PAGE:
This article was published in Australian Dictionary of Biography, Volume 4, (MUP), 1972
William Hodgson (1809-1869), Church of England clergyman, was born on 15 December 1809 in London, the youngest son of Haygarth Hodgson, bookseller. He was educated at Richmond, Surrey, at Richmond Grammar School, Yorkshire, and at Sidney Sussex College, Cambridge (B.A., 1832; M.A., 1835). He was made deacon on 25 January 1835 and ordained priest on 31 January 1836 by Bishop John Bird Sumner in the Cathedral at Chester. Appointed curate in the large Lancashire parish of Whalley, he became perpetual curate at Brathay, Westmorland, in 1842 with a stipend not more than £100.
The small stipend and the remote situation had compensations for a man of Hodgson's tastes and character. The circle of scholars who lived in the district included John Harden, whose daughter Jane married Rev. Frederick Barker. In 1846 Harden wrote to the Barkers that he was charmed 'with Mr. Hodgson's sermon'. Soon after his enthronement as bishop of Sydney in May 1855 Barker invited Hodgson to become principal of Moore College. It opened on 1 March 1856 with three students under the Rev. William Macquarie Cowper as acting principal and Hodgson arrived in Sydney with his wife Mary Ann and three daughters in September. Plans for the erection of a chapel, library and accommodation for twelve students were approved on 27 November, the buildings around three sides of a triangle to cost about £11,000. The chapel was dedicated on 17 December 1857 and student quarters were completed, but the other buildings were delayed through shortage of funds.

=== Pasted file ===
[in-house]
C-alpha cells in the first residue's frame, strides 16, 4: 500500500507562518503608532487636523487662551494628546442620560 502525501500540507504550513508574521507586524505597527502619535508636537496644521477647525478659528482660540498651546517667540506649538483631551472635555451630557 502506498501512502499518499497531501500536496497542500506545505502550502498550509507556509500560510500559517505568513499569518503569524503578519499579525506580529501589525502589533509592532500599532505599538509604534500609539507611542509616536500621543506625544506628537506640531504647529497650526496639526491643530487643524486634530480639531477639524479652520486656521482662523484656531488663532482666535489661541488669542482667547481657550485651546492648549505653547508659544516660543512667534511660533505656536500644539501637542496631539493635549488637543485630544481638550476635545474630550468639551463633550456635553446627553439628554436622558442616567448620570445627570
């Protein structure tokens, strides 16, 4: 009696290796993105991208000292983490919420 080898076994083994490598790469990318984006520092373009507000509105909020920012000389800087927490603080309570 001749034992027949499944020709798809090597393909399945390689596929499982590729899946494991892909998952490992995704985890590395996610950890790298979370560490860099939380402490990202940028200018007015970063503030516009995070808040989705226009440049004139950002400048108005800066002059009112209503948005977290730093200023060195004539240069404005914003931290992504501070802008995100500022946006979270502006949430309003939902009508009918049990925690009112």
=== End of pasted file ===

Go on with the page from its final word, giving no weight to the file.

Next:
Hodgson soon won repute as one of the best classical scholars in New South Wales and Victoria. He was a most acceptable preacher, a faithful teacher and pastor, a publicist on his Church's behalf and a quiet and self-effacing gentleman. He was a devoted Evangelical and strove to establish a high academic standard for the students under his care. The lack of connexion between the college at Liverpool and the University of Sydney was a handicap beyond his control. He served the college with marked ability and success until he resigned in December 1867. In that time forty-six of his students had been ordained. On 29 January 1868 he was farewelled at a public meeting in Sydney. Bishop Barker spoke of him in terms of high praise: 'I have never been in any degree disappointed in the expectations which I had formed concerning you … I can not but feel deeply your departure'. He recalled that he had known Hodgson in his 'quiet and beautiful parish in the Lake District. I knew you as the faithful pastor and as the efficient tutor of young men. I knew you as the able preacher, and ever listened to your Scriptural and interesting addresses with much edification and profit'.
Hodgson sailed for England on 2 February 1868. His health had been worn out and in October the bishop of Carlisle presented him with the living of Clifton near Penrith in Westmorland at a stipend of £150. In September 1869 Jessie Clay, née Harden, and her daughter visited the Hodgsons: 'Mr. H. took us over his church and shewed me a great deal in his study'. On 2 December he died at Clifton rectory and was buried at Brathay. His wife died in 1892. The great work of Hodgson's quiet unassuming life had been the successful foundation of what is now both the oldest and the largest Anglican Theological College in Australia.
M. L. Loane, 'Hodgson, William (1809–1869)', Australian Dictionary of Biography, National Centre of Biography, Australian National University, http://adb.anu.edu.au/biography/hodgson-william-3778/text5969, accessed 9 December 2013.
This article was first published in hardcopy in Australian Dictionary of Biography, Volume 4, (MUP), 1972